Local Current Blog

Playlist: First Avenue stars, 1970-2020

Curtiss A performs in front of First Avenue at a street party in 2017. (Nate Ryan/MPR)

420: what does that number mean to you? If you answered “the number of names with First Avenue stars,” you’re thinking along the same lines we are. To celebrate the club’s 50th anniversary this weekend, we made a playlist featuring most of the musicians immortalized with stars on the club’s wall.

Below is a master playlist as well as five playlists broken down by decade. There’s one song per star, and we aimed to organize the songs in the order that the artists first played the First Avenue Mainroom. (Scroll down below the playlists for the fine print.)

It makes for a wild ride, because on any given week at First Ave, you might have new artists playing the Mainroom for the first time (sometimes as openers) alongside towering stars who are either at the stage of their career where they’re not filling arenas any more, or (like Paul Simon) who simply choose to play a smaller club.

In most cases, though, the playlist captures artists just when they’re starting to attract Mainroom-size audiences. In the cases of bands like U2, R.E.M., and Radiohead, you’ll notice that we’ve chosen songs from early in their careers — when they played First Ave on their way up, before they released their best-known work. Other artists (Tracy Chapman, Information Society, Dr. John) had already released their most iconic songs by the time they got to the Mainroom fairly early on.

With some veteran artists who made it to the Mainroom after their commercial peak (James Brown, Tears for Fears), we went with songs that would have been relatively recent in their catalogs at that time, rather than choosing one of their more famous earlier tracks. In some cases (perhaps most notably among non-local acts, Melissa Etheridge), the Mainroom stage saw one of their first shows anywhere ever!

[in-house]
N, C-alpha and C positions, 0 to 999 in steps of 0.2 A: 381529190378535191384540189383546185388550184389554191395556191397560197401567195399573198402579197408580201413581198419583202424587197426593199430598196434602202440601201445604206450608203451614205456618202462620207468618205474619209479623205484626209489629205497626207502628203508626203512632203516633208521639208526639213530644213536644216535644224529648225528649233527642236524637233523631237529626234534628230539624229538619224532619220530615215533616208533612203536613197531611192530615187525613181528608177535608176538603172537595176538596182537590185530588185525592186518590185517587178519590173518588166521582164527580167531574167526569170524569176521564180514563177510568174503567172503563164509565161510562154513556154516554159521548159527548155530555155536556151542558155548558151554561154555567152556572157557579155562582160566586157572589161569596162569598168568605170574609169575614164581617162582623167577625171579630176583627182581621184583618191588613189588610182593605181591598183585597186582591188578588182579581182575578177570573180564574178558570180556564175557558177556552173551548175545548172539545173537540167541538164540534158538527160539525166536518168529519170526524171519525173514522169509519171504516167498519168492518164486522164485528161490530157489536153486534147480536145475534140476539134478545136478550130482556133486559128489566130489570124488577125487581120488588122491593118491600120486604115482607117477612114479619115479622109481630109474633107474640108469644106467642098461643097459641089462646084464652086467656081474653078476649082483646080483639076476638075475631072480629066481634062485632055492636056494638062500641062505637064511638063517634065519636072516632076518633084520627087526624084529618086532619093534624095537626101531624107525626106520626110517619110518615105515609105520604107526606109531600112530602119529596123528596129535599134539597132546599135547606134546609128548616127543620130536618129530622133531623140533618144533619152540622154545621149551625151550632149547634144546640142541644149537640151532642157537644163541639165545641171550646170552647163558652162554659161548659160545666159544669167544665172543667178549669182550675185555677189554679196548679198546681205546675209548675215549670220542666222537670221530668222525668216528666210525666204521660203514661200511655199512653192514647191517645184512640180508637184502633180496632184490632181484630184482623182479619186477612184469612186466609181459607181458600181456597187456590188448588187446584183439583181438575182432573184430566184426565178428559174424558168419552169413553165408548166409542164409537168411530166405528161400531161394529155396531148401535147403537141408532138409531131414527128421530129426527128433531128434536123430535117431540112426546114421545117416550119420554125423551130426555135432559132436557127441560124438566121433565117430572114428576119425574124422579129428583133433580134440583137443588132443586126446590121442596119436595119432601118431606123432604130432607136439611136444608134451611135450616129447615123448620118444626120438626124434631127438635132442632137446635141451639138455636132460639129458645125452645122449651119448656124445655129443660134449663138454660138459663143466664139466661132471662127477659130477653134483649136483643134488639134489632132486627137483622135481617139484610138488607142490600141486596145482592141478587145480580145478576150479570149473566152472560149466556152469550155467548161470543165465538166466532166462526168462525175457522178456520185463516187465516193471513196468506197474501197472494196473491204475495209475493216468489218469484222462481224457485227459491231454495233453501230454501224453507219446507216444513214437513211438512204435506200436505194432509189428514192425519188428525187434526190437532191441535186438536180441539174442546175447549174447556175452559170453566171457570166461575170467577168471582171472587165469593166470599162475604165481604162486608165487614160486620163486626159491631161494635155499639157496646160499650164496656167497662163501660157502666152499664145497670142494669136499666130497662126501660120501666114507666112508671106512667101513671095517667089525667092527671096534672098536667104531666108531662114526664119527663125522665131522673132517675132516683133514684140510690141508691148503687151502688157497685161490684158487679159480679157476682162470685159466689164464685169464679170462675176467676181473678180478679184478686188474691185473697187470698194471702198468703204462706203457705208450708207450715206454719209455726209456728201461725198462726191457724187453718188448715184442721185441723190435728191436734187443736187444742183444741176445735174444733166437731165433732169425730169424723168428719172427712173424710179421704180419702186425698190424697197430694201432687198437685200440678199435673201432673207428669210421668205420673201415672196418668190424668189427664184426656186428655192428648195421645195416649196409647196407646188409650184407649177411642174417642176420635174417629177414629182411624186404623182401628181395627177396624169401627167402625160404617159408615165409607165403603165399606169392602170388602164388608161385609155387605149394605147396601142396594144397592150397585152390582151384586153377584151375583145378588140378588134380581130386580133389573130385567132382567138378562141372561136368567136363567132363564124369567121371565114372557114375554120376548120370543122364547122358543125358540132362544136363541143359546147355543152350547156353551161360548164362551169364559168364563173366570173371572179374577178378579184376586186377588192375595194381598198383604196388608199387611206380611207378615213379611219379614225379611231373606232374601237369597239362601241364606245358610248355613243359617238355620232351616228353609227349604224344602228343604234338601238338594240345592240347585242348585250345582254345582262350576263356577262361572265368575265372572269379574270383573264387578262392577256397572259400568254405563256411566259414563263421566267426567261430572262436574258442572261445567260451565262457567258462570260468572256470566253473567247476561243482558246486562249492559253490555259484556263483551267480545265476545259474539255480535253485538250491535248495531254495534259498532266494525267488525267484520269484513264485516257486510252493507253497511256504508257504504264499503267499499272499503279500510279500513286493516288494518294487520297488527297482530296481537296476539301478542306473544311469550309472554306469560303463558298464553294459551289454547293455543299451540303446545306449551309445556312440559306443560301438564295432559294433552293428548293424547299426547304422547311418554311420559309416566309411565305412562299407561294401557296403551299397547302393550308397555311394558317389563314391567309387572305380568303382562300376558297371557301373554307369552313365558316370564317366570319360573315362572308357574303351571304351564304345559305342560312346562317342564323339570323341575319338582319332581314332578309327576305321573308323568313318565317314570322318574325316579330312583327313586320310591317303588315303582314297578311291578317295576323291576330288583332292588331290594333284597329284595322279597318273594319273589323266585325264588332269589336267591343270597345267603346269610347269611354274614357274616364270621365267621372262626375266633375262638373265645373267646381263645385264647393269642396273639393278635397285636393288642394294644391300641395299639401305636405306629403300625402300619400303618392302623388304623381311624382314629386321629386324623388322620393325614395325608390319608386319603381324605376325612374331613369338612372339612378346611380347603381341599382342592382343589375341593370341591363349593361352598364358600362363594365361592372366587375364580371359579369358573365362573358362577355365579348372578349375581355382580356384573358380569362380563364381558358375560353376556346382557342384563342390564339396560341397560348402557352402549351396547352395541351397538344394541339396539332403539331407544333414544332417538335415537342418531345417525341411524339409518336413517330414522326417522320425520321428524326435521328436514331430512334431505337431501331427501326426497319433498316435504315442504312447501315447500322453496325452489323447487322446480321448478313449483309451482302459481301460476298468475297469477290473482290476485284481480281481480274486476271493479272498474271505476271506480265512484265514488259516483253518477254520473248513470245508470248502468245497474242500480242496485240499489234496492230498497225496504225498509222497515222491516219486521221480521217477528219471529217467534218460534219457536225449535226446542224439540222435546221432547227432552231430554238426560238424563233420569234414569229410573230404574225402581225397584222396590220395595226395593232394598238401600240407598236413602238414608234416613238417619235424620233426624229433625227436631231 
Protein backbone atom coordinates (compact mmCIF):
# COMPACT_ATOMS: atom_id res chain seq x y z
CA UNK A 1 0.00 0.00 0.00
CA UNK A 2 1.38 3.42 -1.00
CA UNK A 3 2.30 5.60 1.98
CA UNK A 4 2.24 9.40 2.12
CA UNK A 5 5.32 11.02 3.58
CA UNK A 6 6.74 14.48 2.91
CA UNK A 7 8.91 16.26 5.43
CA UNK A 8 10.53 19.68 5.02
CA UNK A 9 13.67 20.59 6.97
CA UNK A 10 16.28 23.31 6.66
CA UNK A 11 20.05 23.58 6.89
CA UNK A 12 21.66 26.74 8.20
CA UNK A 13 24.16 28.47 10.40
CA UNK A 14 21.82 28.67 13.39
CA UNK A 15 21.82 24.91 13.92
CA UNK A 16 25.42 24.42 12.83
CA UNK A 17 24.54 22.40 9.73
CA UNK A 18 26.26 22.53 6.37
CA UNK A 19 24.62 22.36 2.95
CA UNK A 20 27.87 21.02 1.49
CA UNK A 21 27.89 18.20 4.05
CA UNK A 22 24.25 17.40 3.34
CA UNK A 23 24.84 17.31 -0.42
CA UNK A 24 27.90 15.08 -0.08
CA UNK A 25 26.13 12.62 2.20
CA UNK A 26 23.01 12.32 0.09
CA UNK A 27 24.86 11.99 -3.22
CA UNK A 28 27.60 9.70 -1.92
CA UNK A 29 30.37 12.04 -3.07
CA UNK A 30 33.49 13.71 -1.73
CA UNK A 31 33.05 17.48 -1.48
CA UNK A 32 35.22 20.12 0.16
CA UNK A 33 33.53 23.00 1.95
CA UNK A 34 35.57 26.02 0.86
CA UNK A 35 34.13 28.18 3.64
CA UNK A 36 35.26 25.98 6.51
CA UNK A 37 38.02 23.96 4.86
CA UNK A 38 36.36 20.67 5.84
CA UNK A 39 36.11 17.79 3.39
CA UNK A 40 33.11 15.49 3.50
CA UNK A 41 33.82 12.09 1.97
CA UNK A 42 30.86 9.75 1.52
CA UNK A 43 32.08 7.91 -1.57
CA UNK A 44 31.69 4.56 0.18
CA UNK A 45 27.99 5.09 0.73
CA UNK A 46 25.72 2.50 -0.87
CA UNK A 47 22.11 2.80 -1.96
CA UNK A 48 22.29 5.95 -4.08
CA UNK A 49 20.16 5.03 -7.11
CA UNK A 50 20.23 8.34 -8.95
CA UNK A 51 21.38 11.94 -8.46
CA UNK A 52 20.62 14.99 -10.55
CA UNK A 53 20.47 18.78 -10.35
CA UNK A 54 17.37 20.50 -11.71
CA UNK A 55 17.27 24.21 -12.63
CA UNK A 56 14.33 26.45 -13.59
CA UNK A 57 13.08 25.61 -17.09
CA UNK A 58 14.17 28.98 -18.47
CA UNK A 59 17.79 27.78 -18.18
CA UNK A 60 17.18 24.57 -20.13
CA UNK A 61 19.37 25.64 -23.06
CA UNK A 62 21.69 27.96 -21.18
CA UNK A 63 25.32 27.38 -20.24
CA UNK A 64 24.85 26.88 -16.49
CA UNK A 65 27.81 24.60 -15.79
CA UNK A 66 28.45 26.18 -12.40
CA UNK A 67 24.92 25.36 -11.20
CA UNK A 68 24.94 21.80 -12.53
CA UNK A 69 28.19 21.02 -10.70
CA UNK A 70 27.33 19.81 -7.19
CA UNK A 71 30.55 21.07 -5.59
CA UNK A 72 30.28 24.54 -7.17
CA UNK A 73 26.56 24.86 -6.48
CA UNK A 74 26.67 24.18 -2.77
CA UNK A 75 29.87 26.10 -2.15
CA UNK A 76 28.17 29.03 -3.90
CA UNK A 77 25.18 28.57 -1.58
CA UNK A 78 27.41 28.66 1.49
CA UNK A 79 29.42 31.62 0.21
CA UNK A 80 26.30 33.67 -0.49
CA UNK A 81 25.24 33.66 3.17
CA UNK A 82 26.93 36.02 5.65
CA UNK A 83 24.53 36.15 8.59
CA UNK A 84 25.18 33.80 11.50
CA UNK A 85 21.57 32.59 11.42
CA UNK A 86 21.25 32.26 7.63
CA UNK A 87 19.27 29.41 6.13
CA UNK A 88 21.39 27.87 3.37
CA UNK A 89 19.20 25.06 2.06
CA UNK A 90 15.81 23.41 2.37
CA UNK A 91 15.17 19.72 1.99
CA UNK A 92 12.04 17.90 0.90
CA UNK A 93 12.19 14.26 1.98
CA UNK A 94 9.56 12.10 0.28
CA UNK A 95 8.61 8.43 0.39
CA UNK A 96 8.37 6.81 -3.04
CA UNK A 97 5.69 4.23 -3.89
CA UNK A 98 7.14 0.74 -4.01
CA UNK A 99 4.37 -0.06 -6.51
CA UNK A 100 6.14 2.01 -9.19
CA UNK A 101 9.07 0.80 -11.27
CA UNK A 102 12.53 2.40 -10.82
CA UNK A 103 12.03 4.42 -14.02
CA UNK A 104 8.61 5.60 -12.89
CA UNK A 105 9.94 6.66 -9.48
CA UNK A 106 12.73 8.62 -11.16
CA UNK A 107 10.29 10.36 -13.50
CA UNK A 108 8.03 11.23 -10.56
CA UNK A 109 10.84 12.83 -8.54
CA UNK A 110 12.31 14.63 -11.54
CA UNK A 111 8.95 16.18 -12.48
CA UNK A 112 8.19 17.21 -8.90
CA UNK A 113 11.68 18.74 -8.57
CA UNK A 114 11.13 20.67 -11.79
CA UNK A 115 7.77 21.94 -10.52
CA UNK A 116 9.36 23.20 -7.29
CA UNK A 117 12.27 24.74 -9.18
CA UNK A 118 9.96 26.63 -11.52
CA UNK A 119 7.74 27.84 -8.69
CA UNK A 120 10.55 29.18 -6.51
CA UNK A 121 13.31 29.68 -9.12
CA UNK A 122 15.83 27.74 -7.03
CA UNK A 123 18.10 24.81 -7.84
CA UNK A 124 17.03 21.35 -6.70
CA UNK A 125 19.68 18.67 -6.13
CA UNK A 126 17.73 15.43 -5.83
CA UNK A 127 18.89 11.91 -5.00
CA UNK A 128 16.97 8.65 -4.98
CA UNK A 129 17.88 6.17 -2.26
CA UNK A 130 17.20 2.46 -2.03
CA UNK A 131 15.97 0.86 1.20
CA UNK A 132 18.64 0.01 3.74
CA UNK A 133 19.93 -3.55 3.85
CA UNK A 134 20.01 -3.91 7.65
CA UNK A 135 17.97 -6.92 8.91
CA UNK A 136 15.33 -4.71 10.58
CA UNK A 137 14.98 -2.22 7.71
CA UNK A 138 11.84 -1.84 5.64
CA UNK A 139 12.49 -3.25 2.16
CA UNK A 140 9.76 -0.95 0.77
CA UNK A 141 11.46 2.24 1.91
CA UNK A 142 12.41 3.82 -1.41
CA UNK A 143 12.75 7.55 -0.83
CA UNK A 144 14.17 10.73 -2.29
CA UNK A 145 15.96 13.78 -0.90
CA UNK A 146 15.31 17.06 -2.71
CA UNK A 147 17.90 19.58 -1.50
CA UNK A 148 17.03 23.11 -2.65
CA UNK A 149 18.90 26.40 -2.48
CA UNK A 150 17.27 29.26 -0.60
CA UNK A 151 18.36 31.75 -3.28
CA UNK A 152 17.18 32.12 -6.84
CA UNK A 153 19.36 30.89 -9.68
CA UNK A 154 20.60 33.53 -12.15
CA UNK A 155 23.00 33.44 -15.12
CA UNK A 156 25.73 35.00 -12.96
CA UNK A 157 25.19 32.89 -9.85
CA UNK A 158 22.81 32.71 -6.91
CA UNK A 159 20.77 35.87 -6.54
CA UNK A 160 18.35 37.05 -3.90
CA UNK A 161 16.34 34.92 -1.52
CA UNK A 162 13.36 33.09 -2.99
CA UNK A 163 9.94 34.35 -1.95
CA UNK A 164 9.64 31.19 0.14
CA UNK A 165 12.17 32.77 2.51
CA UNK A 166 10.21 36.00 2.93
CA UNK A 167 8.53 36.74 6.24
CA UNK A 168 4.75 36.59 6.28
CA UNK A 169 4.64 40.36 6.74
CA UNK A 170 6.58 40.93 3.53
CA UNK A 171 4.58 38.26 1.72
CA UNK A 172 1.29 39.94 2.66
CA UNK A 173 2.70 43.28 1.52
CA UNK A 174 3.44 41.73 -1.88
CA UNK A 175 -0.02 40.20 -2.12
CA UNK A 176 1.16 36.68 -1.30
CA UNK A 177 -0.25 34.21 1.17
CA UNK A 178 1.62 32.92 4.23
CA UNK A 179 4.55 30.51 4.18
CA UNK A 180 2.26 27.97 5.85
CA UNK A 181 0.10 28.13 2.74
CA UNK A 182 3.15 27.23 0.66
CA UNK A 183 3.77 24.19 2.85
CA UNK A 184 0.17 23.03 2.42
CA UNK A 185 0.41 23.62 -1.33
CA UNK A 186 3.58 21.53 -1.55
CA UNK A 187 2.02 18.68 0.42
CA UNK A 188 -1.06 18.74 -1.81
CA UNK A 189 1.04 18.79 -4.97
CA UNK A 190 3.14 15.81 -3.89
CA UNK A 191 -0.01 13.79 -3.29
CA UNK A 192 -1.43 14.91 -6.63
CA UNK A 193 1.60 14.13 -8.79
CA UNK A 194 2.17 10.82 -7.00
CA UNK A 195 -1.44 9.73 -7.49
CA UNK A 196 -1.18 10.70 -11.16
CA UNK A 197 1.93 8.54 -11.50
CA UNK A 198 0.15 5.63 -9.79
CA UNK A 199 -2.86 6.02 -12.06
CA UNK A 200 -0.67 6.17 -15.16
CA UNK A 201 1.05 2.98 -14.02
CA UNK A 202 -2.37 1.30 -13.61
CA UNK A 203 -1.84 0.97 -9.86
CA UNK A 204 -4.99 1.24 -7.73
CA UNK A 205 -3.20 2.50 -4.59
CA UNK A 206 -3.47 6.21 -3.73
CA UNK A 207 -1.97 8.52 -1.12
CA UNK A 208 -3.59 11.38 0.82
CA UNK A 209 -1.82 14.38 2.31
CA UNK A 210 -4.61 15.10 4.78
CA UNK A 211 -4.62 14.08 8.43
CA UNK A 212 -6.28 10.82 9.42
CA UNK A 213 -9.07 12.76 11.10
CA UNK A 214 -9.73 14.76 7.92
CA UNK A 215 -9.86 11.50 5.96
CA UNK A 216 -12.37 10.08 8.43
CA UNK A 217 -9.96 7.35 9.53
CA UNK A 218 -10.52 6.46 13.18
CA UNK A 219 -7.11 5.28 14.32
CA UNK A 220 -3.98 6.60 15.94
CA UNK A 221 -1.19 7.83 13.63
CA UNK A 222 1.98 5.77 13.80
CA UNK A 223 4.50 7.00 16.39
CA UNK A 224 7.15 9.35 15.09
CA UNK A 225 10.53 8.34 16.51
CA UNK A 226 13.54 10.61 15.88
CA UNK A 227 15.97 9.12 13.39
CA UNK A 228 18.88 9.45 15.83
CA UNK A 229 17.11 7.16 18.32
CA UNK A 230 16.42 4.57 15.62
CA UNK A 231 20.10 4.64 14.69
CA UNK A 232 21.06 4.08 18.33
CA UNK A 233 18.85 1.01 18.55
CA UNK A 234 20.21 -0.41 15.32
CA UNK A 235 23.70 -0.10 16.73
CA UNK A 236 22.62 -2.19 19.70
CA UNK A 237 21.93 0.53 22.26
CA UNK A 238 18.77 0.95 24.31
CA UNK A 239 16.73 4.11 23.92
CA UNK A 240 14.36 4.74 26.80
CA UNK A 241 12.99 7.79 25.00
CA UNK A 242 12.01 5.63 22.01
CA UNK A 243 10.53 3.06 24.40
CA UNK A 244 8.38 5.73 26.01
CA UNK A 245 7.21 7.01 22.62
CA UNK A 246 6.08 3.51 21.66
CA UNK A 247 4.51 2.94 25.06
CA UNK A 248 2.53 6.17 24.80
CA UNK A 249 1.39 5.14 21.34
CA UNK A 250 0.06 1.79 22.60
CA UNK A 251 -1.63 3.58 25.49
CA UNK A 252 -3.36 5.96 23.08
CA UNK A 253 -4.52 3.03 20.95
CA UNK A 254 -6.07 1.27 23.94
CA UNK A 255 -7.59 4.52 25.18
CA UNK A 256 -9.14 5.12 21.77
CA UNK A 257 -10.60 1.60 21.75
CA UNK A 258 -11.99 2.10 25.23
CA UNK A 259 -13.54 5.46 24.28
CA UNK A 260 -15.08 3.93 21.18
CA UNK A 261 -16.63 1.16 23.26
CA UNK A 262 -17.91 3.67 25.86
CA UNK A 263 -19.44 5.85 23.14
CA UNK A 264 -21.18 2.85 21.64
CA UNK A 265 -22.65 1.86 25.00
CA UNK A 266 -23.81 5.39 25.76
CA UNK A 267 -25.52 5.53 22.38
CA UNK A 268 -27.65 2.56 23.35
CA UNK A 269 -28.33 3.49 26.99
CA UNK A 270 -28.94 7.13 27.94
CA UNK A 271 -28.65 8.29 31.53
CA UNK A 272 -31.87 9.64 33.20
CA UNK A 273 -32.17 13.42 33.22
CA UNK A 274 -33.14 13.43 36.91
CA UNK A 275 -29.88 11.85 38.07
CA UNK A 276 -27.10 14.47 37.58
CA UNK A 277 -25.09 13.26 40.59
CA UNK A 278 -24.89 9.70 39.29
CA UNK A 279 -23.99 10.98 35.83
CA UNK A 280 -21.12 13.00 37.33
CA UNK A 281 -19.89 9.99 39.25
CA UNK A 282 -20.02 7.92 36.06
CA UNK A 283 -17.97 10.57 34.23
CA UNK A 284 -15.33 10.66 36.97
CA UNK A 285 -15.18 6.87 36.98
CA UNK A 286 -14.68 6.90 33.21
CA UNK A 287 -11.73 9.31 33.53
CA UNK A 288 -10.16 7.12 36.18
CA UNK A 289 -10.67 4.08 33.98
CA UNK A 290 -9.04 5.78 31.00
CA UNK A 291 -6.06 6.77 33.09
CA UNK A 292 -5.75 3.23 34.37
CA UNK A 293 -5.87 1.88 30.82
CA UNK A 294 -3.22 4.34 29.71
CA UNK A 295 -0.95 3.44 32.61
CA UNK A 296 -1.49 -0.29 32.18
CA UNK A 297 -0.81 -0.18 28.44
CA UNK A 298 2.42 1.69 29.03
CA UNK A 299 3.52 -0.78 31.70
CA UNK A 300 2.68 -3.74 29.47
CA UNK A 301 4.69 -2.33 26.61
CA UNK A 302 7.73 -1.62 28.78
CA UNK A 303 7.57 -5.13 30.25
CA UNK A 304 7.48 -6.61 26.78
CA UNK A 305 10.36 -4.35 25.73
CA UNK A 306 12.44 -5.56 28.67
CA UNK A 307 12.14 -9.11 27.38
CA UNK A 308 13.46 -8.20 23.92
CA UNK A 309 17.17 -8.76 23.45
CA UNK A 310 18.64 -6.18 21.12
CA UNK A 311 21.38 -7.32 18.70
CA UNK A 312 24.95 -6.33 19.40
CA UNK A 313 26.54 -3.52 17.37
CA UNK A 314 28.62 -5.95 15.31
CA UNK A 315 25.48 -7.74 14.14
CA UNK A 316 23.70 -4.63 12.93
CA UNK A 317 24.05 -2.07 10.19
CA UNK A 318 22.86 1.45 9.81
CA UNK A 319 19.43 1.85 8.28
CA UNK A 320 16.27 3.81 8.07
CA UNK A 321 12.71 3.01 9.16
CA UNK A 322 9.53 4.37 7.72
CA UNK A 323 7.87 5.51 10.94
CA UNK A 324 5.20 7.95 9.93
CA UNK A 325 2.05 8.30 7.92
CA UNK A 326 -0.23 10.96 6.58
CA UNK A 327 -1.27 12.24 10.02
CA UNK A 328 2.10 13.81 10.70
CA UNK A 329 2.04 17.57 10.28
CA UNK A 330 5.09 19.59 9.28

Cecilia Johnson, Brett Baldwin, Marisa Morseth, Darby Ottoson, Caleb Brennan, and I collaborated on research and curation. Happy 50th, First Ave! Here’s to another half-century of stars.

Spotify playlists:

Full YouTube playlist:

The fine print: There are 386 songs on this playlist. 34 of the stars either honor individuals for non-musical contributions (for example, Conrad Sverkerson and Byron Frank); mark artists who aren’t on Spotify; or made most sense to combine (for example, Prince and the Revolution are jointly represented by “Purple Rain”).

For chronology, we tried to be as precise as possible and in most cases we were able to peg the artists’ Mainroom debuts with strong confidence. For others, we could only estimate a general era. We also weren’t able in all cases to find songs that represented the appropriate era; in those cases, we chose a track that’s generally representative of an artist’s sound or that the artist likely would have played. Also, in a few cases artists never played the Mainroom, just the 7th St Entry. We’ve included those artists and ordered their tracks at the point of their Entry debuts.

We’re continuing to research this history to hone this playlist; if you have observations or suggestions, please use the comment section below!

  • Devo!! Oingo Boingo!! Two of my all time fav concerts there in the 80s.

  • Mark Stang

    4 notable omissions (all from the early 1980’s) : Robert Gordon, David Johansen, Gary “US” Bonds and Southside Johnny and the Asbury Jukes. None of them were honored with a “star on the wall”. I saw all four of them in the main room.

  • Bucky

    The 90’s list omits one of my favorite artists, Warren Zevon. (Actually, he’d probably fit in the ’80s too.) I’m pretty sure I’ve seen Warren at First Ave more times than any other artist. According to WZ’s recently published biography, he took up a short-lived romantic relationship with Eleanor Mondale after one of his First Ave appearances.

    • I agree, Warren Zevon deserves a star!